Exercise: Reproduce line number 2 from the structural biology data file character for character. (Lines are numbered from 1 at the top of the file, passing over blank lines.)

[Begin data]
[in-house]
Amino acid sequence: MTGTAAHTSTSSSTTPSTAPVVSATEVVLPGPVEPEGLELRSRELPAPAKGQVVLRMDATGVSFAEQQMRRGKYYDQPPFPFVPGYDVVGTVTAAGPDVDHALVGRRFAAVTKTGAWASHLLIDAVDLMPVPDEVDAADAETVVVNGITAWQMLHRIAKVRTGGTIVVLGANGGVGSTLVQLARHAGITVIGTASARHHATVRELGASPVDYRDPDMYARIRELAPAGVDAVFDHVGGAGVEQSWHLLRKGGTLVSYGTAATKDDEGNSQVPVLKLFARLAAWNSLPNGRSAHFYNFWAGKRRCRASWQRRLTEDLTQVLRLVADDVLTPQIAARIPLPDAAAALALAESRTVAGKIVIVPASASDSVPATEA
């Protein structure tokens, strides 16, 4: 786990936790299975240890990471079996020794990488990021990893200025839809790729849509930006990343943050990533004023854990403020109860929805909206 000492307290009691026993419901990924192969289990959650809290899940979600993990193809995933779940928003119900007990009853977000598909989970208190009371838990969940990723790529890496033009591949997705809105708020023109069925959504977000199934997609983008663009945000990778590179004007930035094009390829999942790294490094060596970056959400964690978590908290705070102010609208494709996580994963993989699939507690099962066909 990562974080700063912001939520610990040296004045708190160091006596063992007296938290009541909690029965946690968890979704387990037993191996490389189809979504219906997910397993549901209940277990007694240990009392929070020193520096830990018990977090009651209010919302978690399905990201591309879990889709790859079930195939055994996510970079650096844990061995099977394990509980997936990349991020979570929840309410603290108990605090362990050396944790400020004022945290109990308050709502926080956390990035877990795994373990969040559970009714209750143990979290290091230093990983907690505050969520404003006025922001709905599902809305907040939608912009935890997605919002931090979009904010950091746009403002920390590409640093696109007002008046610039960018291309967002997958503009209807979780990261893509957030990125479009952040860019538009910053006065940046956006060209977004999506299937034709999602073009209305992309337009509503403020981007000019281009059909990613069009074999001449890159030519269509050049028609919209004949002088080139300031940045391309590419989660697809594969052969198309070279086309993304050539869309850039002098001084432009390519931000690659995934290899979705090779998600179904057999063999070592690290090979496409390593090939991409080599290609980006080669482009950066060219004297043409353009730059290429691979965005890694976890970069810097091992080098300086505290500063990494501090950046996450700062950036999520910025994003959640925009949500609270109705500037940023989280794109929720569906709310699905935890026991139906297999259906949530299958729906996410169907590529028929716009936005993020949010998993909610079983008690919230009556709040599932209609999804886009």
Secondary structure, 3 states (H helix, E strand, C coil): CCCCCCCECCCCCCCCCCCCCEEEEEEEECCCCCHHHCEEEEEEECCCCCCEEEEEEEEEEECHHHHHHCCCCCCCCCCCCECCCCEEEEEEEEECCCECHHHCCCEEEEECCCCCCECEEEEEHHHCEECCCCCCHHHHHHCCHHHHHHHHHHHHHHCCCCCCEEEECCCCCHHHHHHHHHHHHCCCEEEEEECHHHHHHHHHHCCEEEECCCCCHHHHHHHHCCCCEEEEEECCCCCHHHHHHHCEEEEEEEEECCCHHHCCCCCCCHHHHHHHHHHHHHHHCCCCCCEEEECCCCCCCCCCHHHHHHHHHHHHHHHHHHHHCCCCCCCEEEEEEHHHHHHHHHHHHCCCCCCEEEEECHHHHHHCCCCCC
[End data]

Amino acid sequence: MTGTAAHTSTSSSTTPSTAPVVSATEVVLPGPVEPEGLELRSRELPAPAKGQVVLRMDATGVSFAEQQMRRGKYYDQPPFPFVPGYDVVGTVTAAGPDVDHALVGRRFAAVTKTGAWASHLLIDAVDLMPVPDEVDAADAETVVVNGITAWQMLHRIAKVRTGGTIVVLGANGGVGSTLVQLARHAGITVIGTASARHHATVRELGASPVDYRDPDMYARIRELAPAGVDAVFDHVGGAGVEQSWHLLRKGGTLVSYGTAATKDDEGNSQVPVLKLFARLAAWNSLPNGRSAHFYNFWAGKRRCRASWQRRLTEDLTQVLRLVADDVLTPQIAARIPLPDAAAALALAESRTVAGKIVIVPASASDSVPATEA